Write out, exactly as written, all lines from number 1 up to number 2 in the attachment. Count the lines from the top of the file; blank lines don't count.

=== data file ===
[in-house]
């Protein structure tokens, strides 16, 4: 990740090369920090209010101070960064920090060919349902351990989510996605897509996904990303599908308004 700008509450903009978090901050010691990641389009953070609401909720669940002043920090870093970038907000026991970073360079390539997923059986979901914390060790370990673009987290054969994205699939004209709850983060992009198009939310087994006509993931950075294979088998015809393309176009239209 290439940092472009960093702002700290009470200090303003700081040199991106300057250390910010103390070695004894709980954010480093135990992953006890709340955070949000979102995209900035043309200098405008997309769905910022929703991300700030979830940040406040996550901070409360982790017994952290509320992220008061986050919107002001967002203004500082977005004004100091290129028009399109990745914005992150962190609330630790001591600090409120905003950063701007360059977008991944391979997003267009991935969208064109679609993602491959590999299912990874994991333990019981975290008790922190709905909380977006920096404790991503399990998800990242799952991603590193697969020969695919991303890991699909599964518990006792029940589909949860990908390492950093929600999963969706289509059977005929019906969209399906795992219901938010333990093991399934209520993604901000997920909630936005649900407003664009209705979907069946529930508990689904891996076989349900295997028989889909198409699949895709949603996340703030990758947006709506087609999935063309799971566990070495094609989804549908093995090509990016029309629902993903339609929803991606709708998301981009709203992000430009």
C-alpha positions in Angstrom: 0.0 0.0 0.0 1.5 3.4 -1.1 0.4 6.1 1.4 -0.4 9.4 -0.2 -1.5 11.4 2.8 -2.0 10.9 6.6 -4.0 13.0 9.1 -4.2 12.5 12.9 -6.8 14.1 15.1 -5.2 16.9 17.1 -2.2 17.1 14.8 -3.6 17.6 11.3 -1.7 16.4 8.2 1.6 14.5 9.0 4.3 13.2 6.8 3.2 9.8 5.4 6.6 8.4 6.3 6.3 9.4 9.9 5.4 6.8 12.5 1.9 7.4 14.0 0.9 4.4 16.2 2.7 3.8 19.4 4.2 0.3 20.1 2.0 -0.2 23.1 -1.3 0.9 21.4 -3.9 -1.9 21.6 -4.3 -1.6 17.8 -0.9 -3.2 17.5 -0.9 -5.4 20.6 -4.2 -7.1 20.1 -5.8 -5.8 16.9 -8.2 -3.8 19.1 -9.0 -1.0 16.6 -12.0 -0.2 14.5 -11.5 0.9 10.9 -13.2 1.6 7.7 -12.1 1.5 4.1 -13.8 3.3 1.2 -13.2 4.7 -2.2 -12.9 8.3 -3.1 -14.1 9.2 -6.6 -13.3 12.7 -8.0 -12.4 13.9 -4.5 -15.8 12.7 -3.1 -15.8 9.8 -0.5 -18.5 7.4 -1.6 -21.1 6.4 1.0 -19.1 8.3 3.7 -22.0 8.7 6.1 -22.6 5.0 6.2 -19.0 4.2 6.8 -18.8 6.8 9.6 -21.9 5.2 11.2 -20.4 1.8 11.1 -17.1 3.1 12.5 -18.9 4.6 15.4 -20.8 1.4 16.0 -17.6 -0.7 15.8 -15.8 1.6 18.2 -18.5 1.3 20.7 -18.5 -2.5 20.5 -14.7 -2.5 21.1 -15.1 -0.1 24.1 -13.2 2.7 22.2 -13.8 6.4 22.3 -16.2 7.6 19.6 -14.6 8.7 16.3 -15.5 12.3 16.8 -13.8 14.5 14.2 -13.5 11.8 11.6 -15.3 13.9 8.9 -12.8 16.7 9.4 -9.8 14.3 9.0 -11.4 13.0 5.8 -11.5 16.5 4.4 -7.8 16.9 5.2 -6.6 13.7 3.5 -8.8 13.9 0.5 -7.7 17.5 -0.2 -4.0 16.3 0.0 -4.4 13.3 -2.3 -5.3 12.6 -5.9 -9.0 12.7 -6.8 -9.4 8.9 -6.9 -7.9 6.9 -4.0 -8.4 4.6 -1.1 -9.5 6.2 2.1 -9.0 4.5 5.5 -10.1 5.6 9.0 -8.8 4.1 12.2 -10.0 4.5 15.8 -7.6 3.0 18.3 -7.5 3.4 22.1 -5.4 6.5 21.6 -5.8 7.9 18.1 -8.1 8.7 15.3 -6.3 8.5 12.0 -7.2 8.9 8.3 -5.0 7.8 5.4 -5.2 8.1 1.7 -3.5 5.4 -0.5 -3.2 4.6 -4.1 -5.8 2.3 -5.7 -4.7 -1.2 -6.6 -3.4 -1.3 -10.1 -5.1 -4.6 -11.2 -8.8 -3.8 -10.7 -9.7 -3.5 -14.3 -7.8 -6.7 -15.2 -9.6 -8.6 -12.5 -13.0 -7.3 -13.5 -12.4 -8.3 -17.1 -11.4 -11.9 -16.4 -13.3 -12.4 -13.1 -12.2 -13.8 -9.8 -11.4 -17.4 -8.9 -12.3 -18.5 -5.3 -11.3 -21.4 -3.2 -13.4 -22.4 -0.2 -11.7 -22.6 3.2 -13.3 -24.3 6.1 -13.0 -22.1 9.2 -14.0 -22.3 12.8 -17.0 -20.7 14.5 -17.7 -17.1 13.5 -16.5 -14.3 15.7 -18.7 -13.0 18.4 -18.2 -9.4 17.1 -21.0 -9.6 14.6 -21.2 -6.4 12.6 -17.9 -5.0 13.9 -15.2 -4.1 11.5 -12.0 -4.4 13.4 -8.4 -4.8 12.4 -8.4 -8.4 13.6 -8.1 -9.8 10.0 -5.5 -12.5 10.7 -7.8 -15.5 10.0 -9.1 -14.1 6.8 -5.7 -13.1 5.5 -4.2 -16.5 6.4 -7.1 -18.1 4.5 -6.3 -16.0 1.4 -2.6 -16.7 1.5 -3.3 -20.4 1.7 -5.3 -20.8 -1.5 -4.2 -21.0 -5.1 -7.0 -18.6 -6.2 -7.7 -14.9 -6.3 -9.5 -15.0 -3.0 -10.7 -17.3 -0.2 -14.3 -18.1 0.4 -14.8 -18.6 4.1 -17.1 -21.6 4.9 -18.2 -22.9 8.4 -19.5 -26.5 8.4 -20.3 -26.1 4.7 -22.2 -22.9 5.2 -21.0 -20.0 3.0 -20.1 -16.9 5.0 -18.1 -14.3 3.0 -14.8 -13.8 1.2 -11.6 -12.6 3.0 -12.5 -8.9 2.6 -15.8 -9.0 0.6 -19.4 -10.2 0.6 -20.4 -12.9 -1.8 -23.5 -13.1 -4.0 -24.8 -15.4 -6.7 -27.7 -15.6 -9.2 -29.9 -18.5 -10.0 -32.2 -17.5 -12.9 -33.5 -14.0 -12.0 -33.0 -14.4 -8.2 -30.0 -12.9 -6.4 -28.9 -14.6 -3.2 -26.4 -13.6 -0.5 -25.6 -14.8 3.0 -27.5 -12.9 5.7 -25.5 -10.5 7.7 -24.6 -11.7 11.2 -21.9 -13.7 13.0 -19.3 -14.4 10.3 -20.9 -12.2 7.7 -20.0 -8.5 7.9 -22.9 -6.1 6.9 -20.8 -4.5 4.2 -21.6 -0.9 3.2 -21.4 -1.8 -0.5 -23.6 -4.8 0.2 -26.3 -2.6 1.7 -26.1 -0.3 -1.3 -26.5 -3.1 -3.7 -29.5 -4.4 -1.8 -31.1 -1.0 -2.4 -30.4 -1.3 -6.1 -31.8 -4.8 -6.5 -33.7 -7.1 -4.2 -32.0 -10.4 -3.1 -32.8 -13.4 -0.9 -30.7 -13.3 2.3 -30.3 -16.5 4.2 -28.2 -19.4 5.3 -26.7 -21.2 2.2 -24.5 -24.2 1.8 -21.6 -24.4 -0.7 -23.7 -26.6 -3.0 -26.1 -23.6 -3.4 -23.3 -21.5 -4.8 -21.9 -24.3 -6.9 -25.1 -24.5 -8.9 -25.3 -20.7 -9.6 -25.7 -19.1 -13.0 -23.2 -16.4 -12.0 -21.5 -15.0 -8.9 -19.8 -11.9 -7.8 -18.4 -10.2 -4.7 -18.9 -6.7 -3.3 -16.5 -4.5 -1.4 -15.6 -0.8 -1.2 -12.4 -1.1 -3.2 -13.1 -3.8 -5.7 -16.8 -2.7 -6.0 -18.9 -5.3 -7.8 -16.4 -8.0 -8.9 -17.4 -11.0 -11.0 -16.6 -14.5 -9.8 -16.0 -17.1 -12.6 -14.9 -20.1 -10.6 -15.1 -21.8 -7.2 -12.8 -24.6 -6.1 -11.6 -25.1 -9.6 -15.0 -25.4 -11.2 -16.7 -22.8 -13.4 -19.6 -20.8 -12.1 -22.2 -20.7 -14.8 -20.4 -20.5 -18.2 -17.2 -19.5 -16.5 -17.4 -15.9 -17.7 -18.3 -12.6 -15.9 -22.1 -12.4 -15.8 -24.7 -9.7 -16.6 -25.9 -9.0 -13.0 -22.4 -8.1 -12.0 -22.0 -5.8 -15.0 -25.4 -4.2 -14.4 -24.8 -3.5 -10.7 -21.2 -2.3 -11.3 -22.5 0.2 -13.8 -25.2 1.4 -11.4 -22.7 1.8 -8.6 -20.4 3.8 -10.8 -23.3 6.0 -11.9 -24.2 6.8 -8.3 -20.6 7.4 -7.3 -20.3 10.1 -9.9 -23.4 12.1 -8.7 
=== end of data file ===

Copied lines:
[in-house]
């Protein structure tokens, strides 16, 4: 990740090369920090209010101070960064920090060919349902351990989510996605897509996904990303599908308004 700008509450903009978090901050010691990641389009953070609401909720669940002043920090870093970038907000026991970073360079390539997923059986979901914390060790370990673009987290054969994205699939004209709850983060992009198009939310087994006509993931950075294979088998015809393309176009239209 290439940092472009960093702002700290009470200090303003700081040199991106300057250390910010103390070695004894709980954010480093135990992953006890709340955070949000979102995209900035043309200098405008997309769905910022929703991300700030979830940040406040996550901070409360982790017994952290509320992220008061986050919107002001967002203004500082977005004004100091290129028009399109990745914005992150962190609330630790001591600090409120905003950063701007360059977008991944391979997003267009991935969208064109679609993602491959590999299912990874994991333990019981975290008790922190709905909380977006920096404790991503399990998800990242799952991603590193697969020969695919991303890991699909599964518990006792029940589909949860990908390492950093929600999963969706289509059977005929019906969209399906795992219901938010333990093991399934209520993604901000997920909630936005649900407003664009209705979907069946529930508990689904891996076989349900295997028989889909198409699949895709949603996340703030990758947006709506087609999935063309799971566990070495094609989804549908093995090509990016029309629902993903339609929803991606709708998301981009709203992000430009």